Why Every POS and Retail Management System Needs Clienteling

Retailers see the value in building strong, personal relationships with their customers, so much so that they are basing tech purchasing decisions on clienteling features.

Customer service experience

Top retailers know the key to success is building meaningful relationships with their customers. And the impact of their relationship-building efforts — clienteling — can be substantial. Epsilon research reveals that 80 percent of consumers are more likely to do business with a company that personalizes experiences, and 90 percent find personalized service appealing. Accenture reports that 91 percent of consumers are more likely to shop where they’ll receive relevant offers and recommendations. Moreover, according to Segment, 71 percent of consumers are frustrated when they don’t receive personalized service.

Joshua Stanphill, Business Development Manager, Strategic Accounts for Epson America, says the industry is responding with technology tools that help retailers meet these demands. “Personalization is key and giving sales associates access to relevant data is at the top of the list,” he says.

Stanphill points out that although the concept of clienteling has been around for some time, it’s only become an integral part of customer experience strategies in the past few years. During that time, more retailers deployed mobile devices that provide sales associates with access to customer data. Retailers also implemented omnichannel retail management solutions that aggregate data from customer activity online and in-store and present it to sales associates in formats they can use to personalize experiences. Sales associates can use a mobile device in the aisles to access information on the customer’s past purchases, their online browsing history, and even items that are in their online carts.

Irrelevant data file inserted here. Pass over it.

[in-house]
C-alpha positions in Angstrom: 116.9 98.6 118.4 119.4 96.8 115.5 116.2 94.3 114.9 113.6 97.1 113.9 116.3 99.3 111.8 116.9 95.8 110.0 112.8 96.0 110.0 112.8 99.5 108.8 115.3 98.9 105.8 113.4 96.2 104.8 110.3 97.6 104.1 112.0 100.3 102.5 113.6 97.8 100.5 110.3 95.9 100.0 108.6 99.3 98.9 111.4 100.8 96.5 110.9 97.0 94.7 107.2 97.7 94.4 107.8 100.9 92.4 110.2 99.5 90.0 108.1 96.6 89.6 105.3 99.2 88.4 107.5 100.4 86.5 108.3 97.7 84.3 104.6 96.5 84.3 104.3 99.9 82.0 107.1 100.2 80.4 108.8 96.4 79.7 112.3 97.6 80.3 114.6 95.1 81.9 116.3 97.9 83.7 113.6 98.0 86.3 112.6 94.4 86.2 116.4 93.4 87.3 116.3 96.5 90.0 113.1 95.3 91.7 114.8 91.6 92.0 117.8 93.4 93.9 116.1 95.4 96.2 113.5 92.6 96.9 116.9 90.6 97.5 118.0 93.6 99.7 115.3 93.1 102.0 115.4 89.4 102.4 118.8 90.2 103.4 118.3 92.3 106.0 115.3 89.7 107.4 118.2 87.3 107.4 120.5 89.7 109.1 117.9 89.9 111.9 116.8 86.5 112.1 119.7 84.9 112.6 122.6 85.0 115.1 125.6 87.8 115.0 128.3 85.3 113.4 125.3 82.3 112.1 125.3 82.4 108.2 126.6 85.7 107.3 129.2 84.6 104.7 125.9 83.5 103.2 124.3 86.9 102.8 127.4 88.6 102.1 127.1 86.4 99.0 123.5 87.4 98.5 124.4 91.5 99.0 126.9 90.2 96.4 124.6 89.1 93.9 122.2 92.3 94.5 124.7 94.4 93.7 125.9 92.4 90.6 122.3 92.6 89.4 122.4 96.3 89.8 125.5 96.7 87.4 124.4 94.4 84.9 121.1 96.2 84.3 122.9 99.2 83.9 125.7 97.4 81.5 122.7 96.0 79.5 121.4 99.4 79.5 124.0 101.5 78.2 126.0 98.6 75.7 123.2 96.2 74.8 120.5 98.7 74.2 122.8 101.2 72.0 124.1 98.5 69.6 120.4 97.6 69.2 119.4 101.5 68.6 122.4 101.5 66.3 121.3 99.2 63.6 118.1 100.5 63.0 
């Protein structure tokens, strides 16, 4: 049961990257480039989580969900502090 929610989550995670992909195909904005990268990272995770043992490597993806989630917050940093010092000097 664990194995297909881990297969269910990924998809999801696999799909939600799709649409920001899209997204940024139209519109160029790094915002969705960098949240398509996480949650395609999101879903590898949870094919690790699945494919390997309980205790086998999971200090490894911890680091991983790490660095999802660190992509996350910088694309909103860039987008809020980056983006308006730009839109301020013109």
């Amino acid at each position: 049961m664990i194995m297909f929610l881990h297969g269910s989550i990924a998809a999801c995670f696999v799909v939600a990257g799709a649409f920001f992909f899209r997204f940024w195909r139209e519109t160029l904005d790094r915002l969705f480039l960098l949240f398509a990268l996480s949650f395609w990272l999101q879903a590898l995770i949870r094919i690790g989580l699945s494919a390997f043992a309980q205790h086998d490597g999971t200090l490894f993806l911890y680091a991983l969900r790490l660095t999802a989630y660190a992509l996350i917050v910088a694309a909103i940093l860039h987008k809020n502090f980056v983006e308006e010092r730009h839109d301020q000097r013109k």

Who Sees the Most Clienteling ROI?

Clienteling has become a standard part of top tier retail strategies, but Stanphill also sees smaller businesses in some segments, such as high-end fashion, beauty, and specialty retail, capitalizing on the trend.

“Clienteling solutions are the new version of the black book for these companies, and they’re more efficient,” he says. Any sales associate can personalize service for a customer — not only associates who know the customer from previous visits. Moreover, if a sales associate leaves the company, they don’t take information about key customers with them. It belongs to the retailer.

Innovative ISVs can also capitalize on the clienteling trend by providing solutions to new niches that are just discovering its benefits. Stanphill says the demand for clienteling solutions is emerging, for example, in the office supply segment where sales associates can personalize service based on the customer’s business. “It really helps when someone walks in and you can see who they are and show them product lines that they’ve used,” Stanphill says. “It takes away some of the pressure sales associates can feel to remember what the customer has purchased in the past and allows them to engage in more genuine interaction in the moment.”

Stanphill stresses that clienteling solutions that enable direct communication with customers are particularly valuable to retailers and sales associates. This function gives sales associates the ability to text or email a customer that a new item arrived that they think they’ll like or send a look book of a new product line. “It’s a great feature for sales associates working on commission,” Stanphill comments, “and it helps the bottom line of retailers.”

Where Retailers Will Find Clienteling Features in the Future

As clienteling is becoming more desirable in retail management solutions, Stanphill anticipates seeing clienteling supported mainly with mobile solutions, as they provide the means of efficiency, maneuverability and interactions within stores needed to increase customer experiences and loyalty.

“Software companies provide retailers with solutions that ensure the books are clean, but it’s also their responsibility to help their clients grow, build relationships and increase sales,” Stanphill says. “Clienteling allows software companies to be a part of that.”

He advises ISVs to look for gaps in current solutions that can make them more valuable to retailers, for example, organizing information that sales associates may enter in a “notes” field so that it can be shared.

Stanphill says also to remember that mastering clienteling is about more than pulling up data on a customer. “It’s important for software companies to provide more relevant information, but also to help retailers enhance customer experiences,” he says.

Additionally, he advises ISVs to pay attention to another trend: “Clienteling has become a deciding factor when retailers choose a POS or retail management solution. It’s one of the most important components to them.”

Jay McCall

Jay McCall is an editor and journalist with 20 years of writing experience for B2B IT solution providers. Jay is co-founder of XaaS Journal and DevPro Journal.

Jay McCall

Jay McCall is an editor and journalist with 20 years of writing experience for B2B IT solution providers. Jay is co-founder of XaaS Journal and DevPro Journal.